University of
Oxford Homepage


Note. An asterisk against an entry in the Contents indicates a previously published notice.
University of Oxford Crest

Oxford University Gazette, 28 April 2005: Notices

GENERAL NOTICES

OXFORD UNIVERSITY LIBRARY SERVICES

Statement by the Curators of the University Libraries

Following the positive findings of its working party to review the initial period of library integration,[1] Council confirmed the principle of integration and endorsed the working party's recommendations, one of which was to explore the potential of a new Humanities Library on the Radcliffe Infirmary site so as to provide improved services more economically, at the same time releasing resources for further investment in the collections and allowing rationalisation of an over-fragmented estate. Since then, the Oxford University Library Services (OULS) has been steadily implementing Council's decisions by incorporating further departmental libraries, by aligning its management structure with the University's divisional organisation, by bringing forward proposals for substantial improvements in the delivery of electronic content[2] and, crucially important, by continuing to develop plans to address major problems stemming largely from the nature of the physical estate.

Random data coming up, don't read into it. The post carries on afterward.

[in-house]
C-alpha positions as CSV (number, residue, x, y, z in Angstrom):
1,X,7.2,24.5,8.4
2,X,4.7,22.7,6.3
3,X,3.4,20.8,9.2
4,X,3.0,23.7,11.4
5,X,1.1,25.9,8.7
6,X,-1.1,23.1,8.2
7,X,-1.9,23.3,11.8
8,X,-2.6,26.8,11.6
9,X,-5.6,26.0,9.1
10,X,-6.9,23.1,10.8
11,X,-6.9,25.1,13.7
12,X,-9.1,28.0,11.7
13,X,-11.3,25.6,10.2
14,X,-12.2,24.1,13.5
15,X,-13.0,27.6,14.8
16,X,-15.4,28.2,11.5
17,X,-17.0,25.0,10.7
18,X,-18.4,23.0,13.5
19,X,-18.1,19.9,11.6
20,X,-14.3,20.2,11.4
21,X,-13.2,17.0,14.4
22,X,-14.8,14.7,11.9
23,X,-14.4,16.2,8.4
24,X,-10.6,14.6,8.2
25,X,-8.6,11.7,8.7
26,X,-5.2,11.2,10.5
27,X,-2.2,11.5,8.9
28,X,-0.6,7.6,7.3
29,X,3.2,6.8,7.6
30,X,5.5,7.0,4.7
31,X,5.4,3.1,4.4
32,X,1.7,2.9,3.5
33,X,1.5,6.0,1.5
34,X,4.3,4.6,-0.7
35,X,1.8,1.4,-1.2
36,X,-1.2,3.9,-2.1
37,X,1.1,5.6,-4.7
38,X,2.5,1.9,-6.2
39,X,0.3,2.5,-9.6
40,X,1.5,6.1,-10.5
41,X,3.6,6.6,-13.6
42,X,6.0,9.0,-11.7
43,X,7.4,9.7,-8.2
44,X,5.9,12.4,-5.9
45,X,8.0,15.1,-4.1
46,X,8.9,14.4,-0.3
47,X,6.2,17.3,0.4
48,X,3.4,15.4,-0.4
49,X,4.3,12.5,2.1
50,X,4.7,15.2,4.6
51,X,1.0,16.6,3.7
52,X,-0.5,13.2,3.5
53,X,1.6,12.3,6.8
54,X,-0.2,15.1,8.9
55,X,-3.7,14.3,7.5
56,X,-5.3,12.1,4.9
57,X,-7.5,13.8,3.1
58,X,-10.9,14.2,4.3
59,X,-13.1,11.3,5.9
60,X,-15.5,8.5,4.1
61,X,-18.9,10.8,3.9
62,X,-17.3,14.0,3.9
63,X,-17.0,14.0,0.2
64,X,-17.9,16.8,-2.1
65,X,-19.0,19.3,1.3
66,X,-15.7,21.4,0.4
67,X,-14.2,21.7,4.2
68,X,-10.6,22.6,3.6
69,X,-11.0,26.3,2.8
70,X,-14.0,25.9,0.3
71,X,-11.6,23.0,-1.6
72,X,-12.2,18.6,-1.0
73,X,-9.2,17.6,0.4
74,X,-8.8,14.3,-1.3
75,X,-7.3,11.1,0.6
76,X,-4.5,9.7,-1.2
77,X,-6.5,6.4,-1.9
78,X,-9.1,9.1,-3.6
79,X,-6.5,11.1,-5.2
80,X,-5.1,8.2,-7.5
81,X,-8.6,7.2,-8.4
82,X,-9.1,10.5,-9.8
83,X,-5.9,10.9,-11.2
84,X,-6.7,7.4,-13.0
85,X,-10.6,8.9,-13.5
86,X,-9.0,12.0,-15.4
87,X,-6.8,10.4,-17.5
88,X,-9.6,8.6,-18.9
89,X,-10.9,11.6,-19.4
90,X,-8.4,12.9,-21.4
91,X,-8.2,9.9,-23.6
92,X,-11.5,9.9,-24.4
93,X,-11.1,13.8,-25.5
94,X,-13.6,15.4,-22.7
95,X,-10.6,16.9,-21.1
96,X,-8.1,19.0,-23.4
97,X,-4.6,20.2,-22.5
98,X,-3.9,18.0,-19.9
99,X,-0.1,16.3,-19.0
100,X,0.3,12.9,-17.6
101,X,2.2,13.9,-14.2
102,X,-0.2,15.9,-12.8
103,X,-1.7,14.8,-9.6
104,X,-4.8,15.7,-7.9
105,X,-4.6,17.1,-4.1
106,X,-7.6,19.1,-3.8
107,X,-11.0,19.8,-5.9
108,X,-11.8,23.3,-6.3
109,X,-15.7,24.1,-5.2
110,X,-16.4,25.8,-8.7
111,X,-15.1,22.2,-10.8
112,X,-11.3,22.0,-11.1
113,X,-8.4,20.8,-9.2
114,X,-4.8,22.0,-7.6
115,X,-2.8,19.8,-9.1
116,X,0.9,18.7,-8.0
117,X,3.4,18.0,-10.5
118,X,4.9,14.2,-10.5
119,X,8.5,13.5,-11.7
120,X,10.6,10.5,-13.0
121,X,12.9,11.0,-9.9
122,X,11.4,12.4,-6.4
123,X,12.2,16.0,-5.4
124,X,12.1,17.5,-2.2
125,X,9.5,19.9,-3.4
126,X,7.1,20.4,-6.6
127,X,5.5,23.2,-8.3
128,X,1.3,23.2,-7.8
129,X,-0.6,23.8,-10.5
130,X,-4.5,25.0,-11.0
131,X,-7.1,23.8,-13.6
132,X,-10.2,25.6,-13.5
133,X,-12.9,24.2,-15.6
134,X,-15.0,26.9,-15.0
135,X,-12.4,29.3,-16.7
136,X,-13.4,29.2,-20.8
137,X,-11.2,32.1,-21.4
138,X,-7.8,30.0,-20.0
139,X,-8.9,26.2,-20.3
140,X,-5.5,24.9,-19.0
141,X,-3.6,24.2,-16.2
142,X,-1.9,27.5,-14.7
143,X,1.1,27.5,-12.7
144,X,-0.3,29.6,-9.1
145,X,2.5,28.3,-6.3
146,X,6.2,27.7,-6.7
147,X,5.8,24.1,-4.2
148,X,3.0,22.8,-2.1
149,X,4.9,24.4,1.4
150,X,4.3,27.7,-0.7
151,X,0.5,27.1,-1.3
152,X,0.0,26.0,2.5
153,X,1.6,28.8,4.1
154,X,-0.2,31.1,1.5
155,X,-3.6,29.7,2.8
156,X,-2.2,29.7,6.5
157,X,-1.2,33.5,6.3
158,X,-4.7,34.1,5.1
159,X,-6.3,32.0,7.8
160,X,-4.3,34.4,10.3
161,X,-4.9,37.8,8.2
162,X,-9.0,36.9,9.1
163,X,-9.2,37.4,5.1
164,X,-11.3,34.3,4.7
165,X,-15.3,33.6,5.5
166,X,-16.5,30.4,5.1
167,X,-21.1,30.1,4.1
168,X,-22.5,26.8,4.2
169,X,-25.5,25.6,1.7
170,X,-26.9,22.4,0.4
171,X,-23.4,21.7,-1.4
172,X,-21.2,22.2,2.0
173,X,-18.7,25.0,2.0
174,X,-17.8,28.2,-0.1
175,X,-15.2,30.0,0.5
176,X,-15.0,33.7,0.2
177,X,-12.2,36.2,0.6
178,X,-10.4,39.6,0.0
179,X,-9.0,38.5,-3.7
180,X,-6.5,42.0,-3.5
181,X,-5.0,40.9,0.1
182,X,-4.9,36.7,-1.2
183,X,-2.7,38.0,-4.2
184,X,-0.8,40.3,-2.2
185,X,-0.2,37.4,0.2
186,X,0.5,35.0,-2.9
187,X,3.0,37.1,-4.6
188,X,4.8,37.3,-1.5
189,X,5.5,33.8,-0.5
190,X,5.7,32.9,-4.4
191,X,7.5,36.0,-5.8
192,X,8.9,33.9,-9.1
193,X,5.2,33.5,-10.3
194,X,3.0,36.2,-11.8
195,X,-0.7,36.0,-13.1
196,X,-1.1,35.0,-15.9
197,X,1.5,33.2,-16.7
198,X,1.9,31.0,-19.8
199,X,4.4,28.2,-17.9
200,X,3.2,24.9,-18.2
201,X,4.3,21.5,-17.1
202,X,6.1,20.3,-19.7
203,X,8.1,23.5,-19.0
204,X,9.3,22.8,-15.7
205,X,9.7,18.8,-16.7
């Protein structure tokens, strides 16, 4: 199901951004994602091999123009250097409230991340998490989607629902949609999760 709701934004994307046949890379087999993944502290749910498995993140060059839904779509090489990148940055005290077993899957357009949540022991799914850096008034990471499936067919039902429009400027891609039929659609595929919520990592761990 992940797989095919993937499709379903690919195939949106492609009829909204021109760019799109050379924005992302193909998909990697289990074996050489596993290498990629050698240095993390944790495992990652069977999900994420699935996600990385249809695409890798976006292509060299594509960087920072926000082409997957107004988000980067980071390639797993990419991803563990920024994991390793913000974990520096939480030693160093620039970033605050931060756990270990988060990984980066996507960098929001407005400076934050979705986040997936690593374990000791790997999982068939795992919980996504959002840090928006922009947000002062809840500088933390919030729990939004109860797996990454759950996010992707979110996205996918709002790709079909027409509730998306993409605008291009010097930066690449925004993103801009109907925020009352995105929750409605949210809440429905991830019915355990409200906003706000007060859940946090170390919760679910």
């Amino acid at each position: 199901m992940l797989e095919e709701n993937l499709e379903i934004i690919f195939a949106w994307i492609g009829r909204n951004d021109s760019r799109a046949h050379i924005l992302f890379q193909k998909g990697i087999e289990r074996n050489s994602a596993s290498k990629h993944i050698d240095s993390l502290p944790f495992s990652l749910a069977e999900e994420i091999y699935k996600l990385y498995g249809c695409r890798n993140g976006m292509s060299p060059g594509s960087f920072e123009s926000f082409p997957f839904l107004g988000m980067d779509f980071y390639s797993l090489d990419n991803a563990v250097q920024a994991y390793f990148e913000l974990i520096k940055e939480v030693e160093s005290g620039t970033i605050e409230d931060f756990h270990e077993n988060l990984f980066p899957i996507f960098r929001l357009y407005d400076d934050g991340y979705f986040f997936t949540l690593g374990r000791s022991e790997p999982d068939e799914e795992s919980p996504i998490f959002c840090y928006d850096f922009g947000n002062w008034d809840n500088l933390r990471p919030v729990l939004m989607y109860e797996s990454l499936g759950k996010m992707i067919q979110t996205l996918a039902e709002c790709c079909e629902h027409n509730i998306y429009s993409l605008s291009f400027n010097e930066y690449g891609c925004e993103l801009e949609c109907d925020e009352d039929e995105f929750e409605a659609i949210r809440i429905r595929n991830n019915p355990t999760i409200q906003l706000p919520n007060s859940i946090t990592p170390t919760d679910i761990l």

These problems may be summarised as follows.

  • The OULS is spread over forty-five separate sites.
  • Many of its buildings, though historically significant and much-loved, were not designed to deliver the quality and range of library and information services that academics and students now demand. Others are in urgent need of refurbishment and upgrading.
  • The OULS has run out of space to house collections that grow by over three miles of shelving a year.
  • The costs of the system as presently configured cannot be sustained on the resources available, and funds that the Curators and OULS want to see improving the collections and services to readers are being soaked up by the inefficiencies of the libraries' physical estate.
In the Curators' view the cost-inefficiency of the physical estate is the single biggest obstacle to directing resources to where they are most needed—into enhancing collections and services so that they continue to support teaching and research of the highest international standard. This is an objective to which the Curators are committed, and for which they are responsible to Council.